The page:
The Internal Revenue Service (“IRS”) requires each United States “person” who has a financial interest in or signature authority over foreign bank accounts, the aggregate value of which exceeds $10,000, to annually file a Report of Foreign Bank and Financial Accounts (“FBAR”) providing certain information regarding such accounts.

This requirement is not new; however, recent indications from the IRS suggest that the reporting requirement may be much broader than once believed. Of particular relevance is the suggestion that tax-exempt employee benefit plan trusts may be subject to these rules if they hold equity interests in foreign investment funds. Questions have also arisen as to who is responsible for reporting such investments. Theoretically, the trust itself, as well as each of its trustees, could be responsible for filing FBARs related to the same accounts.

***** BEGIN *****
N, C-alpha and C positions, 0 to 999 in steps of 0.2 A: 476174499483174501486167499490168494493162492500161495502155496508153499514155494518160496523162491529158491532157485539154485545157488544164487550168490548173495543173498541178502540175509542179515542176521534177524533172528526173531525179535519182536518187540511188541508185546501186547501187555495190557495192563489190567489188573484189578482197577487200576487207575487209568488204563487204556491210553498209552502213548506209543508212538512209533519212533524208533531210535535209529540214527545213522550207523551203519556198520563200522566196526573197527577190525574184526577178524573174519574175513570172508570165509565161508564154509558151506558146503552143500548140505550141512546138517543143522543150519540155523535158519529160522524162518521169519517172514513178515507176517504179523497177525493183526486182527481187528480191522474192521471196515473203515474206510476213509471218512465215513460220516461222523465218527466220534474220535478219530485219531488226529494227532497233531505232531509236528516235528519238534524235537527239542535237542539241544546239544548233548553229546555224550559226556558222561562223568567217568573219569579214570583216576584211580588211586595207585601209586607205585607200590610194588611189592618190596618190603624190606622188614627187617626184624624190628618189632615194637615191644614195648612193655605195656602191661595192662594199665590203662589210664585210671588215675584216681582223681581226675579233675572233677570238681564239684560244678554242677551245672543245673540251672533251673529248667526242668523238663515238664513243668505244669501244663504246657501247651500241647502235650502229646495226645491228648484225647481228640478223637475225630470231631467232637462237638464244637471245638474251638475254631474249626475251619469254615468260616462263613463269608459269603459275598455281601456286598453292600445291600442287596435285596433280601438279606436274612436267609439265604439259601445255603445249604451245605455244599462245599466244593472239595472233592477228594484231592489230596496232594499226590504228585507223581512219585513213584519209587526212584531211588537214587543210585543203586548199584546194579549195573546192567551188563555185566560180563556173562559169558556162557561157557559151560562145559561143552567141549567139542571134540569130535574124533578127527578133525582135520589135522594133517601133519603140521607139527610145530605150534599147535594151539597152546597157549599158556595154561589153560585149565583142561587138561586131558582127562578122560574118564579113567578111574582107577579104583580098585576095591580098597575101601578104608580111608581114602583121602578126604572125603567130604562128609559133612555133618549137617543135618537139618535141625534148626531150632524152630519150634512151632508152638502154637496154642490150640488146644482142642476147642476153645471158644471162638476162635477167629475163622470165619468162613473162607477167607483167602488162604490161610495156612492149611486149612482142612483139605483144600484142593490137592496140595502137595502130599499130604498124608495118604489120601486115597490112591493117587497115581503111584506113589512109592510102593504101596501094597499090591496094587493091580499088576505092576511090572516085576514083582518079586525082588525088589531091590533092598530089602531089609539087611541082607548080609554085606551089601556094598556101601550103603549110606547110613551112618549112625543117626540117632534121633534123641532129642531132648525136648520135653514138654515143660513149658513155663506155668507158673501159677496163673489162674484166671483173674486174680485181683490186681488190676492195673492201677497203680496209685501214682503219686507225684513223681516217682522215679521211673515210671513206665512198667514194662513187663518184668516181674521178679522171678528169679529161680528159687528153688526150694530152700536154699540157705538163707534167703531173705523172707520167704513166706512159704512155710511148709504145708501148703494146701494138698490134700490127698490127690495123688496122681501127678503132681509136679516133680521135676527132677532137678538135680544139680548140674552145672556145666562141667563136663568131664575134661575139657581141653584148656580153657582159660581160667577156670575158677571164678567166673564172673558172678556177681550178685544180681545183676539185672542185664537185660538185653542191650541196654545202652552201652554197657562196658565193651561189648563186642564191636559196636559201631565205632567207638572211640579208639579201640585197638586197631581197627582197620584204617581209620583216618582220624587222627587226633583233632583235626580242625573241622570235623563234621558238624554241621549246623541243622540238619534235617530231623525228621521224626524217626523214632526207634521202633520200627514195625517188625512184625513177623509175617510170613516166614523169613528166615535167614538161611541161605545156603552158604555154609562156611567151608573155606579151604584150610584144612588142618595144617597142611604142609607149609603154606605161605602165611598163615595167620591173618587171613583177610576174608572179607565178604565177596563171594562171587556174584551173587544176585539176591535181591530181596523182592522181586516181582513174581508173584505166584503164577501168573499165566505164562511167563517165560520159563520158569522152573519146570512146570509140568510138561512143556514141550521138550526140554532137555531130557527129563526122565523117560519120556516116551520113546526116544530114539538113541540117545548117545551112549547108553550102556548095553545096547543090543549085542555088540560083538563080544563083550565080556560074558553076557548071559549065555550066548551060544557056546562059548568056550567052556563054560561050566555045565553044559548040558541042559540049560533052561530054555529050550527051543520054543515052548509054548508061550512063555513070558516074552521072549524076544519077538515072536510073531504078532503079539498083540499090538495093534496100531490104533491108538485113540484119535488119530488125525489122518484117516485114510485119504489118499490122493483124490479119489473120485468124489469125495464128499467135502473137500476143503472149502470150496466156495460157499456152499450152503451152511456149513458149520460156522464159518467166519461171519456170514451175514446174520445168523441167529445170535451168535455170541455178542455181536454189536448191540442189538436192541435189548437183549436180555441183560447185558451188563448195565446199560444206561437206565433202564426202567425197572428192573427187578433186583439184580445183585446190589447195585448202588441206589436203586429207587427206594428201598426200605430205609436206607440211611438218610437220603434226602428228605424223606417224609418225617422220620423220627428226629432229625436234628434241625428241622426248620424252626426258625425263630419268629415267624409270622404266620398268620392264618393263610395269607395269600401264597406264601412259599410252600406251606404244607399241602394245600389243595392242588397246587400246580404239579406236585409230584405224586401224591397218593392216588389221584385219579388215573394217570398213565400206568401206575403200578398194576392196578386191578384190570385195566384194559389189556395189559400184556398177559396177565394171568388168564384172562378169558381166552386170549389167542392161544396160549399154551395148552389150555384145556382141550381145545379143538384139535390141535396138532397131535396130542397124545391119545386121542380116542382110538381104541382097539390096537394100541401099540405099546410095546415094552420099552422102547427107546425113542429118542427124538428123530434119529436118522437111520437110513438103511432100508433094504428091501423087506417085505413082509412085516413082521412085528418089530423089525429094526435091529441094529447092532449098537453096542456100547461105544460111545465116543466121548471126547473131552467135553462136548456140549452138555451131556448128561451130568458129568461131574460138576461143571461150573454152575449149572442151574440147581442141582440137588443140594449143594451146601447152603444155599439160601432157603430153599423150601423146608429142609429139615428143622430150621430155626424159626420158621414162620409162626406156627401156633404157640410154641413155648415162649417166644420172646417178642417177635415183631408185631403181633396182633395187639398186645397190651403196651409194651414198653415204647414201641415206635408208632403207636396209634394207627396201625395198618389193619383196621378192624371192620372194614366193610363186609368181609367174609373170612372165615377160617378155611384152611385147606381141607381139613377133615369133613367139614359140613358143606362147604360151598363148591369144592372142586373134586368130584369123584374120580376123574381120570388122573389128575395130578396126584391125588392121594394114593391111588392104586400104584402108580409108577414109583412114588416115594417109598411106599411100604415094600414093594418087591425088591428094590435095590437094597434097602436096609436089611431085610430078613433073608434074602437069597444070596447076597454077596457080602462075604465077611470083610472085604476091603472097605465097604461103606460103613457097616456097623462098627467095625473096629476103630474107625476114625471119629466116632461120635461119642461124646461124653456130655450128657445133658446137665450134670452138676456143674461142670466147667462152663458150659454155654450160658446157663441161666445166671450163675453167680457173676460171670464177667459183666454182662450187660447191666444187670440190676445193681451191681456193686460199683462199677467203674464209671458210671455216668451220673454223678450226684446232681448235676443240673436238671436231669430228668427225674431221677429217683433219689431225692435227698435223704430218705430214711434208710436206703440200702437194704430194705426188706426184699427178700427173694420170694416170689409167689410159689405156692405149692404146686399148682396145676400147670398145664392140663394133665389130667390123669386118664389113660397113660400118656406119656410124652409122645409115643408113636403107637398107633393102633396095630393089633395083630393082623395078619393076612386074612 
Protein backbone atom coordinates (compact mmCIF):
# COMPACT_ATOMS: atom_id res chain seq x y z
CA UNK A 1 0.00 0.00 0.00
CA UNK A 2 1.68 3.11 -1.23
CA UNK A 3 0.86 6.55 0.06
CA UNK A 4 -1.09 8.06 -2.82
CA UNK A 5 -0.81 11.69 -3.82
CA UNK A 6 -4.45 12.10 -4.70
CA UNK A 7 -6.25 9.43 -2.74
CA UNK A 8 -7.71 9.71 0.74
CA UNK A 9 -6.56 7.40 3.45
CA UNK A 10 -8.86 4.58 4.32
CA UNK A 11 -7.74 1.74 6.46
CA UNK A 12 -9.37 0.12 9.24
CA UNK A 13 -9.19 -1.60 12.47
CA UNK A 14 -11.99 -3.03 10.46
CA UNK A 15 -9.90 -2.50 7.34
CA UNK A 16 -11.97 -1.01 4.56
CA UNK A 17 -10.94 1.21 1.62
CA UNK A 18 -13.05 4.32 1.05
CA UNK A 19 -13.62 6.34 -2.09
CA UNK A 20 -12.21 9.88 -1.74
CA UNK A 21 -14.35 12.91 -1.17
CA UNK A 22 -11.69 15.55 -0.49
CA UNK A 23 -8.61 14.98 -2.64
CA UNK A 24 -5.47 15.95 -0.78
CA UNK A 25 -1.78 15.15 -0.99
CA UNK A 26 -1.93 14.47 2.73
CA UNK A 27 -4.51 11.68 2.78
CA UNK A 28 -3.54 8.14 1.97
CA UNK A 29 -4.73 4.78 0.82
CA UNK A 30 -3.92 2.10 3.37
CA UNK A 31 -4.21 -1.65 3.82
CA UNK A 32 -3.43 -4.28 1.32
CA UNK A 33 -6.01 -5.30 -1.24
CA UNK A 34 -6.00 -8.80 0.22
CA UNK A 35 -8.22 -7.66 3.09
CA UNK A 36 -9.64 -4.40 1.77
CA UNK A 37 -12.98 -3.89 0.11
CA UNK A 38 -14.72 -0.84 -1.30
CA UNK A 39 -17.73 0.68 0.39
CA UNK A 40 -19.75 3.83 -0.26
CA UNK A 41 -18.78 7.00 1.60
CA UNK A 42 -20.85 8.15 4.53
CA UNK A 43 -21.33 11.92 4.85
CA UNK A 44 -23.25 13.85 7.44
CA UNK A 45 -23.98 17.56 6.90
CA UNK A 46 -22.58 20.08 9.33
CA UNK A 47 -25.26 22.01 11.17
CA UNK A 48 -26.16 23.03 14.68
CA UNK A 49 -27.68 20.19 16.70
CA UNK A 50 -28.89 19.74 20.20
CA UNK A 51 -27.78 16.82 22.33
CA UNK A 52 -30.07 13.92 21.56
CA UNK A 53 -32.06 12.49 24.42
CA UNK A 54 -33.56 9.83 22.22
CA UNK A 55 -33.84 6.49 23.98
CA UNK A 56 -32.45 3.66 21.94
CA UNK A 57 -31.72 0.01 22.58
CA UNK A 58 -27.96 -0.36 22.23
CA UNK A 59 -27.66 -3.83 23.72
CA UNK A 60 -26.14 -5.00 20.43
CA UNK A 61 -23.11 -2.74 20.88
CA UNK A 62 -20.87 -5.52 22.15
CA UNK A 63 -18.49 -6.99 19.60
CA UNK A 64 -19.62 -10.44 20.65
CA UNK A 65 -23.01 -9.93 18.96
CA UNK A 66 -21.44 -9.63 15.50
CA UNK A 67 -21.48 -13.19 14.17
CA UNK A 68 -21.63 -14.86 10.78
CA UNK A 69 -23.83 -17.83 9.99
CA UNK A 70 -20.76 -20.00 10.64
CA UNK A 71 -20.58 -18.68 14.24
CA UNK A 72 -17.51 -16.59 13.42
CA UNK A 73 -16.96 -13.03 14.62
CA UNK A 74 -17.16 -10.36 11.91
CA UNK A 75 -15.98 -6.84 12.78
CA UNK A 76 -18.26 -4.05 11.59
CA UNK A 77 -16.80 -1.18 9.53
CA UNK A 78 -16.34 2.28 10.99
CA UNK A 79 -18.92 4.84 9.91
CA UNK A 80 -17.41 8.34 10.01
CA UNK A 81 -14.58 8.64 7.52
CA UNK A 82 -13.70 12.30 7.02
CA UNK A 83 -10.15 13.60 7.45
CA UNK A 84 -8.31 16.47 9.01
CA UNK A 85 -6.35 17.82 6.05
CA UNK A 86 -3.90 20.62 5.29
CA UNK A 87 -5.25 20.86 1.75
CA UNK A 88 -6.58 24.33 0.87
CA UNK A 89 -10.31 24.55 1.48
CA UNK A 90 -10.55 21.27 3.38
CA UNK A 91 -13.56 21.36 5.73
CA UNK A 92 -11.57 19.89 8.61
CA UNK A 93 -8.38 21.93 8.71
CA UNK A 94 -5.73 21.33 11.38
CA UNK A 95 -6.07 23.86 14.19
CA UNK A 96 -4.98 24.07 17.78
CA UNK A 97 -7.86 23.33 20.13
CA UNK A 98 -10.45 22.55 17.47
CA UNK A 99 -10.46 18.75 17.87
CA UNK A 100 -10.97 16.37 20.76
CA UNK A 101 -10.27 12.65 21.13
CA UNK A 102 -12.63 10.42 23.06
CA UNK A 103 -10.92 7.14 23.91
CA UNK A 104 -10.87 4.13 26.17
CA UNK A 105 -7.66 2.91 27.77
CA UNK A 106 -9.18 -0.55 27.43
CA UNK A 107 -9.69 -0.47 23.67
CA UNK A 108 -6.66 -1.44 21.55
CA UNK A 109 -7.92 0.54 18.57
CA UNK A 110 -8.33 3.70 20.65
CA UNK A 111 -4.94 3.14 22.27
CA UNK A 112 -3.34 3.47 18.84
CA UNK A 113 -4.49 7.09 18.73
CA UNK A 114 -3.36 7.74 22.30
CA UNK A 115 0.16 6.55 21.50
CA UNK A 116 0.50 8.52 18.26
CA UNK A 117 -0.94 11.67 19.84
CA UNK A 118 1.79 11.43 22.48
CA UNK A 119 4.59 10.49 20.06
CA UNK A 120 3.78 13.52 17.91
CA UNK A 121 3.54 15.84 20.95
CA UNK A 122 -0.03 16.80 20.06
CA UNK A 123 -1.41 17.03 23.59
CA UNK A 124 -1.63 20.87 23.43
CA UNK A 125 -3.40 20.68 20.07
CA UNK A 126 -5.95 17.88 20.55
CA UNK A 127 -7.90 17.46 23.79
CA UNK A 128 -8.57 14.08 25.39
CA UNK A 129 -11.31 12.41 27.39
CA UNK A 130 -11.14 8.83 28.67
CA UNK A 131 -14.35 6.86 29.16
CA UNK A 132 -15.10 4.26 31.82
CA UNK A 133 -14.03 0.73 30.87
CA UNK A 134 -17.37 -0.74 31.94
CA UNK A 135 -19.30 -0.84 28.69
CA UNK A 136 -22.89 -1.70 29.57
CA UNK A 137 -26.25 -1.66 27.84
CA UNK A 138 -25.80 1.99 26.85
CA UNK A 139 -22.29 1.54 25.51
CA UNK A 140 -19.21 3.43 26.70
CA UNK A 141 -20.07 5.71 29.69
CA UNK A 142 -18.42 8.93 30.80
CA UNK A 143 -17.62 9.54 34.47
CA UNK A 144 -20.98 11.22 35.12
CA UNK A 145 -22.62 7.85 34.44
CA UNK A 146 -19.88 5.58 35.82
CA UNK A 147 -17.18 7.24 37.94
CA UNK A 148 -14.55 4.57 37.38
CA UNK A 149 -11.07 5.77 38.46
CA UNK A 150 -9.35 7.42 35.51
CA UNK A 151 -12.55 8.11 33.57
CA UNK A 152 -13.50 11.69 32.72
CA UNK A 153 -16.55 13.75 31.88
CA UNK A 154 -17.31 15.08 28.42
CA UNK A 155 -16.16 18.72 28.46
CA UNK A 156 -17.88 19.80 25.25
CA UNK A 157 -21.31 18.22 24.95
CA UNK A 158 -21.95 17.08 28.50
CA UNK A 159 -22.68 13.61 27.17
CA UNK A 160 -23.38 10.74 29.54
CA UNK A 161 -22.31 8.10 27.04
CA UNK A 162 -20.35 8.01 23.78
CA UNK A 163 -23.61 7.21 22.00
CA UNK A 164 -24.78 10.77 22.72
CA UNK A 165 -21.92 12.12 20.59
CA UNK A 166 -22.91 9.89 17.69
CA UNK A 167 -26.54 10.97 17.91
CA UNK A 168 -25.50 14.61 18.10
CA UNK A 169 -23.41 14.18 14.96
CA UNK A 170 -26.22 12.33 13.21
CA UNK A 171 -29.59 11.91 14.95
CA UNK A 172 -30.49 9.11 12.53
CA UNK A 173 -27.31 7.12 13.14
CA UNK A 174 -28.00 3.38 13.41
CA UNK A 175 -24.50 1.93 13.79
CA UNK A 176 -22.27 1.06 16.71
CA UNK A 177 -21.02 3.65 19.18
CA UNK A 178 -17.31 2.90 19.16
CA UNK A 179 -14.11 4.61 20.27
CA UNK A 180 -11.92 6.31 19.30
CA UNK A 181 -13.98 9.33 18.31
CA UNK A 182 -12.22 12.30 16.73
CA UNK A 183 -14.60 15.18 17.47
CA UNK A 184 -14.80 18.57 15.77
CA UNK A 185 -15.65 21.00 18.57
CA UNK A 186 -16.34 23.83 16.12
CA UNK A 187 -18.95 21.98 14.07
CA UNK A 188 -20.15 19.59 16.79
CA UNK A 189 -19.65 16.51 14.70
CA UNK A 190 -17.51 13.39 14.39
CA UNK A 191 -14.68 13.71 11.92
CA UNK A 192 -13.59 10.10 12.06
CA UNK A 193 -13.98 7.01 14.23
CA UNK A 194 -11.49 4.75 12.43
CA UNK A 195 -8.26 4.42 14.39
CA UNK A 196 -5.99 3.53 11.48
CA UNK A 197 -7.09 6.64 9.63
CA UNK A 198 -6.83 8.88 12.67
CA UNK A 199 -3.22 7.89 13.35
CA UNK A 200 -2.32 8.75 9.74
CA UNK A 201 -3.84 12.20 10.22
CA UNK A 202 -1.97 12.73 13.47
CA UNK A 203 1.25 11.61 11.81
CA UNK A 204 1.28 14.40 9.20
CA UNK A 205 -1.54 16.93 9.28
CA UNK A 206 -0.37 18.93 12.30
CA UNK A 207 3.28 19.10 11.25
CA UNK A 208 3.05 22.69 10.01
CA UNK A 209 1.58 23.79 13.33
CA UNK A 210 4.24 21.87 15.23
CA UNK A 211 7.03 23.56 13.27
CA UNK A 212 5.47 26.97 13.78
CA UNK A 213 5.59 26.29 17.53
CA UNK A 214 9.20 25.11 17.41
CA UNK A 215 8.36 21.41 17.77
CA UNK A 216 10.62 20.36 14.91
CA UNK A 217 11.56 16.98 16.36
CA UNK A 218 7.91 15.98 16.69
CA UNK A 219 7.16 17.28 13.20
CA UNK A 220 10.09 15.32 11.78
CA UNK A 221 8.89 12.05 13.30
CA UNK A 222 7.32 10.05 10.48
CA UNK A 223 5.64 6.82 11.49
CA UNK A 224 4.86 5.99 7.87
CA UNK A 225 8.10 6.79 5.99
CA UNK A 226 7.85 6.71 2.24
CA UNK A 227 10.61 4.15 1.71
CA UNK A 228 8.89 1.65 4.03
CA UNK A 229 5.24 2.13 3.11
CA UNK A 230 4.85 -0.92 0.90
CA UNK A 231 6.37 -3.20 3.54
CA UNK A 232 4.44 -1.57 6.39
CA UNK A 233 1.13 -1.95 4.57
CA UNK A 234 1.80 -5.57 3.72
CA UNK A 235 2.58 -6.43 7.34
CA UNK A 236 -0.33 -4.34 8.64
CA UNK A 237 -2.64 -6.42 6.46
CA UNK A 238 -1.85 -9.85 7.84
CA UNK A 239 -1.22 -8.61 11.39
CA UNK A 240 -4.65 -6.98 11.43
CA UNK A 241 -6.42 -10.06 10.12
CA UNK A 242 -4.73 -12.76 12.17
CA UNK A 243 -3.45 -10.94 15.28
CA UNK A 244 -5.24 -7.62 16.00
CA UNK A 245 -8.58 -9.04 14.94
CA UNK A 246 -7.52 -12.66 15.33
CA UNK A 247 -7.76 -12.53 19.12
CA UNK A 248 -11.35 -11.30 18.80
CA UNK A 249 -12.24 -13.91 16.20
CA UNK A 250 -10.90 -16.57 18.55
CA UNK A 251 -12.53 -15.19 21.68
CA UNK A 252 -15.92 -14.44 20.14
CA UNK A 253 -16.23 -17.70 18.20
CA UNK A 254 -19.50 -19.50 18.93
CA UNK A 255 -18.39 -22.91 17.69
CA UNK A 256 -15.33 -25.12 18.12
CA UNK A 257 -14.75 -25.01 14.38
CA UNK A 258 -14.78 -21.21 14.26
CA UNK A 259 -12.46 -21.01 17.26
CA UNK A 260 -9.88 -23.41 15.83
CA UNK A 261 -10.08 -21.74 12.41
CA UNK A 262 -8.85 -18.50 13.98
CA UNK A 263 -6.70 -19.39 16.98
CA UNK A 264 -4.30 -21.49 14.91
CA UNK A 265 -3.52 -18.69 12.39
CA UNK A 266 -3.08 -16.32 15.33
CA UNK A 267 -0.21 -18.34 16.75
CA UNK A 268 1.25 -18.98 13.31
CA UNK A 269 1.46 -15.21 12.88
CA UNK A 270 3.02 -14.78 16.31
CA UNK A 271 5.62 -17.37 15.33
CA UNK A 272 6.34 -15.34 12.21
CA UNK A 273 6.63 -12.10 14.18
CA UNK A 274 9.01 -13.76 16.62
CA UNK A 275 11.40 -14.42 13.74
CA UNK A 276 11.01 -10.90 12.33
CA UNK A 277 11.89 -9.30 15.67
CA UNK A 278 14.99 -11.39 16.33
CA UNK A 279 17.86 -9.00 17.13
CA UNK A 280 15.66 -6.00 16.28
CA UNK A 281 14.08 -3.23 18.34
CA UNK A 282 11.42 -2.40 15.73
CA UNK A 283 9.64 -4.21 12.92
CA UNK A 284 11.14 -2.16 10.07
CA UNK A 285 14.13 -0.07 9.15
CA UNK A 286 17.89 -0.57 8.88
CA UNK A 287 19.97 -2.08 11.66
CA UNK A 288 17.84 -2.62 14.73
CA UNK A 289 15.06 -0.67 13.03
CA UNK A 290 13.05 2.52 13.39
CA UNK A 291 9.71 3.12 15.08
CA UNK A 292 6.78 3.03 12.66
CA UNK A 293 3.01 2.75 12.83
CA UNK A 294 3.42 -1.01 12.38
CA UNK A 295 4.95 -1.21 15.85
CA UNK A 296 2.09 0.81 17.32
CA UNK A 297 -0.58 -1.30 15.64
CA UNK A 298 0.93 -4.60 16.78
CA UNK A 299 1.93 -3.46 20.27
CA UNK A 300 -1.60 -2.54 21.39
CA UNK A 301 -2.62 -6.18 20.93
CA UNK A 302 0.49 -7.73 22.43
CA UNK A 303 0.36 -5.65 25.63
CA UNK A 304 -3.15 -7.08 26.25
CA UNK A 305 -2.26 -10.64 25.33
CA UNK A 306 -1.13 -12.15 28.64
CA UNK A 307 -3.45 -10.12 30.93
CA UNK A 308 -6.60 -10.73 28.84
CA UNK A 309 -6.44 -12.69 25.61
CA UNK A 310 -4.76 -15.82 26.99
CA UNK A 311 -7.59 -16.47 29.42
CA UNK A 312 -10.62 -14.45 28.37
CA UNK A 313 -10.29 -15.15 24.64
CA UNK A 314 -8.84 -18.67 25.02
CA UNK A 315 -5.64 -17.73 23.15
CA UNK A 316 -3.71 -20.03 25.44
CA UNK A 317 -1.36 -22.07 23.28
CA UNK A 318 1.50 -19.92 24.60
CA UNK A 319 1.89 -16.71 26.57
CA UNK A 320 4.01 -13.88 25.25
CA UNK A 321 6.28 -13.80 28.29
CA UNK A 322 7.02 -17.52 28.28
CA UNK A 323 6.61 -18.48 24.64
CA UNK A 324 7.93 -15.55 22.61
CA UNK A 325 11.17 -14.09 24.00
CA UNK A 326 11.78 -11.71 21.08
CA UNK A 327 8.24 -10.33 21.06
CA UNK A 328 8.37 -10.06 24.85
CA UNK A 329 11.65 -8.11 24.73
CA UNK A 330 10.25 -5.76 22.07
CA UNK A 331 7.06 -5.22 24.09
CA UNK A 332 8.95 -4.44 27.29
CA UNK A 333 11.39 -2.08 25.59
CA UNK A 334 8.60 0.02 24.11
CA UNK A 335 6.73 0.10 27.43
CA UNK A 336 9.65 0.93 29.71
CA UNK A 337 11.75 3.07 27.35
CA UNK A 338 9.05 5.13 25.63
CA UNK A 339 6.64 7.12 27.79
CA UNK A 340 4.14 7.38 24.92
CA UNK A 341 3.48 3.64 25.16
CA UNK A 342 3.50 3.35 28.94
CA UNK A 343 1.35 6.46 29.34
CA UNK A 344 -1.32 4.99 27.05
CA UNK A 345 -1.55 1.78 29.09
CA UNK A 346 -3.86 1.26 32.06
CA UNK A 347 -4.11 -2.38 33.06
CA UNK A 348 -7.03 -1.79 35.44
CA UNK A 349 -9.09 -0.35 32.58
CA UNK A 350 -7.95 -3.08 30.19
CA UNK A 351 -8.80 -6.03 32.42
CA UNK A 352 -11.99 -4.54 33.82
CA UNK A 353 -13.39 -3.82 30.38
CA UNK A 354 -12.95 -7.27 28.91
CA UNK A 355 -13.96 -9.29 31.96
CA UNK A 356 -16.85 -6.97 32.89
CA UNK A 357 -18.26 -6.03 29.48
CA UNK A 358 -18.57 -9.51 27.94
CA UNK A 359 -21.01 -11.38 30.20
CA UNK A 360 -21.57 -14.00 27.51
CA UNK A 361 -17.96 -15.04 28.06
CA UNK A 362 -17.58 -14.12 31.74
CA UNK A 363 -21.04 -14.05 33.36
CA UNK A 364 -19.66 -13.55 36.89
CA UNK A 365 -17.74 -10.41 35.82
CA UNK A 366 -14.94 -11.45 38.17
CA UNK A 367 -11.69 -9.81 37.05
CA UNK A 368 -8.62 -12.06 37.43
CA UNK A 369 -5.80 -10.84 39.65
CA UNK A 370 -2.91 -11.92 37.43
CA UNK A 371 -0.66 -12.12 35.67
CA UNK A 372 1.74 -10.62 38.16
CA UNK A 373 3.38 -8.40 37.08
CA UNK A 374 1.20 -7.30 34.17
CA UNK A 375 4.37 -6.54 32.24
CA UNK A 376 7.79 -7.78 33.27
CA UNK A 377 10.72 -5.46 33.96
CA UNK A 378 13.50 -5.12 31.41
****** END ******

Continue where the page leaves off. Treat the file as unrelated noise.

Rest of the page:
To date, there are many more questions than answers regarding how the FBAR requirements apply to employee benefit plans. In response to this and other confusion, the IRS has extended the 2008 filing deadline from June 30, 2009 to September 23, 2009 for certain entities that have only recently become aware of their obligation to file an FBAR. Additional guidance from the IRS on these questions should be forthcoming—an IRS comment period on the topic ends on August 31, 2009. In the meantime, plan sponsors can take affirmative steps now to prepare a possible FBAR filing by identifying the foreign investments in their plans.